Are siblings really siblings if they don't get into each other's things? I was three years old when my sister was born. I loved my sister so much that I asked my mom to have five more babies just like her. However, once she became old enough to get into my things, my mind was quickly changed. I went back on my word and told my mom that I had had enough. I didn't want any more babies in the house. As kids and even adults, we all tend to have our "sacred" items that we feel belong to us and no one else. When someone messes with our "sacred" things, we don't react well. As a kid, it was my toys. For others, it may be their car, their boat, or even their lawn. Things become special to us because we hold them as valuable.
It reminds me of a story about two brothers who loved to collect and trade baseball cards. The older brother had a special collection that the younger brother wasn't supposed to touch. One day when the older brother was gone, the younger brother did something he thought was helpful. He found his brother's special collection then proceeded to cut, hole punch, and glue them to a piece of paper so they would fit in a nice 3-ring binder. Needless to say, the older brother was not pleased when he had found out what happened. Most notably, a Hank Aaron rookie card was one of the cards ruined. This card now sells for around $100,000. When I read this story for the first time, my heart sank because something extremely valuable was ruined because someone didn't know how to handle it properly.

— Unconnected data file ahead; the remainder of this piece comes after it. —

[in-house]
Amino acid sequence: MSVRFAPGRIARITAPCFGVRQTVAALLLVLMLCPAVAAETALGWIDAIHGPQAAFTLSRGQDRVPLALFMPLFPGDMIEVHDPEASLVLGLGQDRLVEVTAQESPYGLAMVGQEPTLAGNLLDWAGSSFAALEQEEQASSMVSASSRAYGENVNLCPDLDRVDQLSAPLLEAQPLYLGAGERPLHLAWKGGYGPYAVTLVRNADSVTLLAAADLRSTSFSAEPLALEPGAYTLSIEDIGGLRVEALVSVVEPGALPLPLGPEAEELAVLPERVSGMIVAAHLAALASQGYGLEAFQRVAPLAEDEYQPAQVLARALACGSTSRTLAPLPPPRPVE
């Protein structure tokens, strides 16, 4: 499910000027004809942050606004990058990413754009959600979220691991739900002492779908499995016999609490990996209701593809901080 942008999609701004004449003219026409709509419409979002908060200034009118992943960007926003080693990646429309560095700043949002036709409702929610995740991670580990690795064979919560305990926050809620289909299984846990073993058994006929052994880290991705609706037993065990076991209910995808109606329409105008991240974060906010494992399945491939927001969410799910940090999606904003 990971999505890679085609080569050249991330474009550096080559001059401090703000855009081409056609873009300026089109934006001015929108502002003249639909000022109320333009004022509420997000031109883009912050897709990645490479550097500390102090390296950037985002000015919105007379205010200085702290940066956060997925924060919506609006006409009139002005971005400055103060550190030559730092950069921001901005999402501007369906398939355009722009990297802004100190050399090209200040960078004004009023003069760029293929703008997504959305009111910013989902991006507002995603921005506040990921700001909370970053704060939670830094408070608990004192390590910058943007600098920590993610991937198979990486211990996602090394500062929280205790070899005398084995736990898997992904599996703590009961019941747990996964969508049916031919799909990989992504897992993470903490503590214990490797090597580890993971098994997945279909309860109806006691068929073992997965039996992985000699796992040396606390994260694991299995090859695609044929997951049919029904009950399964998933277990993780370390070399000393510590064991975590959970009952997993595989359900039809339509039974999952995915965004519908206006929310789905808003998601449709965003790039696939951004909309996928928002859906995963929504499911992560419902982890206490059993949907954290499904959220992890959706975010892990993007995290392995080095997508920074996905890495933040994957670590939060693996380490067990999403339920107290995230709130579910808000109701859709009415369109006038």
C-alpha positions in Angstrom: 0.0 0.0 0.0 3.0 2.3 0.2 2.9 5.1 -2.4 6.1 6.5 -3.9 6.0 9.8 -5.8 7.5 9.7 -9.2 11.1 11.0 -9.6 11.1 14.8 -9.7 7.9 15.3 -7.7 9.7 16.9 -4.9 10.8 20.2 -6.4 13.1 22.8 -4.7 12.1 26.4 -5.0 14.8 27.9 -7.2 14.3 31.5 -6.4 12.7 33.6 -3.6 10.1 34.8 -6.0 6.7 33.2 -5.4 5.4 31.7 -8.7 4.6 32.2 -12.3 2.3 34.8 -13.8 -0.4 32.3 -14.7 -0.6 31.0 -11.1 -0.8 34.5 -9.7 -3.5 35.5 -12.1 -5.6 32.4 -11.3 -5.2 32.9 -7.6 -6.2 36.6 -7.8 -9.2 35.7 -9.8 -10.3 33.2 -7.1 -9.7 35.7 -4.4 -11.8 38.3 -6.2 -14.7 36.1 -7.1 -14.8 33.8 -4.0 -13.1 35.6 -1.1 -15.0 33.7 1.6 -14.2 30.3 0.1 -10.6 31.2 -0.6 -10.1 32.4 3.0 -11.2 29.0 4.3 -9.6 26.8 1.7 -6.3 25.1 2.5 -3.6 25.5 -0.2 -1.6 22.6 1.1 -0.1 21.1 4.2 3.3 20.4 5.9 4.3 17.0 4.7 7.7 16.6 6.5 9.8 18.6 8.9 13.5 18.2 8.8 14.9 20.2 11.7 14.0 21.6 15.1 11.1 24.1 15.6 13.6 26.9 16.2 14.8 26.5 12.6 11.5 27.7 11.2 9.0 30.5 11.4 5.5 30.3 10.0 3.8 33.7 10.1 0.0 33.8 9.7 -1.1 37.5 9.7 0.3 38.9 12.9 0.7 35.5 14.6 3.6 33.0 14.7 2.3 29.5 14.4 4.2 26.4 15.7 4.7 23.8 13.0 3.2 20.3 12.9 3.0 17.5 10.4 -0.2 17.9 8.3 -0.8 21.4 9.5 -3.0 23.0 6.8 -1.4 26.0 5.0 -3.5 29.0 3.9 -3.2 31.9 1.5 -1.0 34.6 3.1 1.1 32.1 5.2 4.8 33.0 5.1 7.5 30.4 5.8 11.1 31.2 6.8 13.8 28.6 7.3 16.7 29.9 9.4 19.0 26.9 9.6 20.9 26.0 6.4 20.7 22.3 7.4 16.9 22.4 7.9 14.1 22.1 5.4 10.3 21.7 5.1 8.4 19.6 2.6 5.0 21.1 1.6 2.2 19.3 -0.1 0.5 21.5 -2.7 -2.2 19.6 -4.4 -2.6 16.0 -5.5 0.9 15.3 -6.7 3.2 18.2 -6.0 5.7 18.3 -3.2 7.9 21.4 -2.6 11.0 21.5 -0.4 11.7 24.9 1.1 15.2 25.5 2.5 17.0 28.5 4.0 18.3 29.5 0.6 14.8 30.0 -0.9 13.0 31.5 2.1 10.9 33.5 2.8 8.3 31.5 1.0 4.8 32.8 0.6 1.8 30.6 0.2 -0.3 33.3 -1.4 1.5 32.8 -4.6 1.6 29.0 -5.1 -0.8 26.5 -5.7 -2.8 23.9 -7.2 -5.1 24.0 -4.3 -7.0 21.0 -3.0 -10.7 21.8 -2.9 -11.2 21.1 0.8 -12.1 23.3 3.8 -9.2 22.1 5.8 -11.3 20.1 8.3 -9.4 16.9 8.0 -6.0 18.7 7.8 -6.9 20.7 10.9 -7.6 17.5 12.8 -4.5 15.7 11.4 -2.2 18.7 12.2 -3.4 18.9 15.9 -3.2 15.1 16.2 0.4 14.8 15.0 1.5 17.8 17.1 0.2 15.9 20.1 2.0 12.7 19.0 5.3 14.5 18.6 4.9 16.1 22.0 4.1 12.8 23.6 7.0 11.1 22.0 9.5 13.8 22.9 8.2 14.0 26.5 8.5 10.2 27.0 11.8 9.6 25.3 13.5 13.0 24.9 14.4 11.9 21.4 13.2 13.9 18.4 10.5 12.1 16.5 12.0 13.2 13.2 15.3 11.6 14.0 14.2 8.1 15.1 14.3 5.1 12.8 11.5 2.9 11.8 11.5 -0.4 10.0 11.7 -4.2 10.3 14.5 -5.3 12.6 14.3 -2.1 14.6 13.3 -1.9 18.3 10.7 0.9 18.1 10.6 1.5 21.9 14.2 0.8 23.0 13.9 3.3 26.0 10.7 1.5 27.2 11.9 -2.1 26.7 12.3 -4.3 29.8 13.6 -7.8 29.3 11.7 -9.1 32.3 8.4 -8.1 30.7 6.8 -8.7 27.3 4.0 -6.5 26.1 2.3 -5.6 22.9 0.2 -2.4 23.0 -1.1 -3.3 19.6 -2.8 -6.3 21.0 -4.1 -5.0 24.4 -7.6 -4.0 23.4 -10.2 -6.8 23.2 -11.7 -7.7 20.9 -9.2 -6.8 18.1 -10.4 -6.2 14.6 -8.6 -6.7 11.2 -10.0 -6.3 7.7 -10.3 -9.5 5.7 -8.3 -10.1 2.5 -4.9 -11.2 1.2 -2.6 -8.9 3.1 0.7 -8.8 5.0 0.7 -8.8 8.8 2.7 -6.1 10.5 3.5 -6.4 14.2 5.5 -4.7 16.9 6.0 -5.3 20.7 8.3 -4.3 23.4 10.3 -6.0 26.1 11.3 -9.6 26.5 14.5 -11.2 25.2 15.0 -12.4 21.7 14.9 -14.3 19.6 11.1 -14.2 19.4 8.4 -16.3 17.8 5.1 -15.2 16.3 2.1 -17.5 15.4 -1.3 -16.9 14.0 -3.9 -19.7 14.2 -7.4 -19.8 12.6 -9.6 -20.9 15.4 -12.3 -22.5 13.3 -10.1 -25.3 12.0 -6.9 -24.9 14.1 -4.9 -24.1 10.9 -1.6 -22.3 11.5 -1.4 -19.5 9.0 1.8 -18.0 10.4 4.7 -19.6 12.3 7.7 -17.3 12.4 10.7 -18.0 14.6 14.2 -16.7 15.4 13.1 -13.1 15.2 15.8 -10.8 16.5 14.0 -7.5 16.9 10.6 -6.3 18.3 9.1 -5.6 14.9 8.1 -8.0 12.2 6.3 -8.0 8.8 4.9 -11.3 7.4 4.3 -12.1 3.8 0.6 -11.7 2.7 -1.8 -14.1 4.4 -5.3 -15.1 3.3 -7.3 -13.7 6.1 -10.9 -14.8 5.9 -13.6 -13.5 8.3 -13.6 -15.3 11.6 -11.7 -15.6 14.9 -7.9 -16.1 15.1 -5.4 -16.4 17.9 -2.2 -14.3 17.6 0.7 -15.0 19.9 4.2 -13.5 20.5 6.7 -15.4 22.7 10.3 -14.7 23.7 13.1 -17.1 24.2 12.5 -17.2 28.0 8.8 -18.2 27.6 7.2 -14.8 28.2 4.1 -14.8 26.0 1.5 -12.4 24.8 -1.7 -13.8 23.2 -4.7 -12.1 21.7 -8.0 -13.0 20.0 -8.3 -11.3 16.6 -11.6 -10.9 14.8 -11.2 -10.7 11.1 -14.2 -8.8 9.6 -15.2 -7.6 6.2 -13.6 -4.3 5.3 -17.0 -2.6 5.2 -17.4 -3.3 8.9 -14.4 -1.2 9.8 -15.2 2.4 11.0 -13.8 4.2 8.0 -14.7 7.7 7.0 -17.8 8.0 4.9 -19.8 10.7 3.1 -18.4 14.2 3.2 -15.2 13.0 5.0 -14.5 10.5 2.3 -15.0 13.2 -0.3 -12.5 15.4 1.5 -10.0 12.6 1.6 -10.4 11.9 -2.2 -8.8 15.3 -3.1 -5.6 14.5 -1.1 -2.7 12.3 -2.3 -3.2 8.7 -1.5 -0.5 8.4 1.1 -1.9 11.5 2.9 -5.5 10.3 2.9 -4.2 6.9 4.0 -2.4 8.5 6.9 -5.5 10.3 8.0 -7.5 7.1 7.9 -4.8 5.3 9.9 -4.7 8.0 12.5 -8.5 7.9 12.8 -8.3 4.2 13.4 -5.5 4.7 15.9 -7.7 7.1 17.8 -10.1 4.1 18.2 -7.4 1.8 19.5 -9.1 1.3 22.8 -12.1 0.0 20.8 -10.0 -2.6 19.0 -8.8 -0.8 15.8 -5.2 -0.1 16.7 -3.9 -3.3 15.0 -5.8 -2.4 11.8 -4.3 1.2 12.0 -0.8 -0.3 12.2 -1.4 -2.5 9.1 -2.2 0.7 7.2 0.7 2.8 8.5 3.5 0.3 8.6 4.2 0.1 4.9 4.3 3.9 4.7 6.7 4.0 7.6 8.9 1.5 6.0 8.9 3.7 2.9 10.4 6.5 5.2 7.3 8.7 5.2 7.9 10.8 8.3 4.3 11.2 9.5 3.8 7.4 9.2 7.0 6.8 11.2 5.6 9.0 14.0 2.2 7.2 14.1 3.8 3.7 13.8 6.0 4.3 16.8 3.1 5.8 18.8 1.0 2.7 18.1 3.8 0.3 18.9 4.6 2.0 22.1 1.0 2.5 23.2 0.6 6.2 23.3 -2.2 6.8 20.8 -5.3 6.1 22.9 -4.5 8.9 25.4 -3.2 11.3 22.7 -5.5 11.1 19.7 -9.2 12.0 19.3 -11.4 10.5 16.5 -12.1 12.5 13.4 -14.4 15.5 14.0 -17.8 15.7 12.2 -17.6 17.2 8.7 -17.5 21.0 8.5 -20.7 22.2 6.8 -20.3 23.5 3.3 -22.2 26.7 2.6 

We are the same way, except we are the valuable thing. Unfortunately, many times we are the culprits that take away our value. But God does not see us as we see ourselves. In God's eyes, we are what's holy and sacred. We are His prized possession, set apart from the beginning of the world. But too often, we cut ourselves down with sin. 1 Peter 1:15-16 says, "But now you must be holy in everything you do, just as God who chose you is holy. For the Scriptures say, '"You must be holy because I am holy."' We know that God is holy; the Bible goes to great lengths to prove that to us. But Peter is calling us all to be holy as God is holy. What a daunting task that is, and is it even possible?
The short answer is no; it's not possible to be as holy as God. But that's not what Peter is calling us to do. Peter is calling us to notice the holiness of God and exemplify it. God is like our teacher. He has told us He is perfect and holy and that we should be like Him, but thankfully God doesn't give this command and just walk away. He provides us with this command, then grabs our hand and helps us when we fall short. You see, our problem is we emphasize our role in becoming holy far more than we emphasize God's holiness. The only way we can obtain a hint of holiness is to be in union with God. God shows us His holiness, He corrects us when we slip up, and He brings us into His holiness so we can be holy like Him.
If you want to improve your holiness, you must realize that you are of value. God himself, the holiest of all, has set you apart and declared you as holy. Holiness requires a change in your mindset by focusing on God’s holiness. When we emphasize the holiness of God, it reveals his character. So, if you want to follow Peter’s command of being holy, start focusing on God and let His character show you how.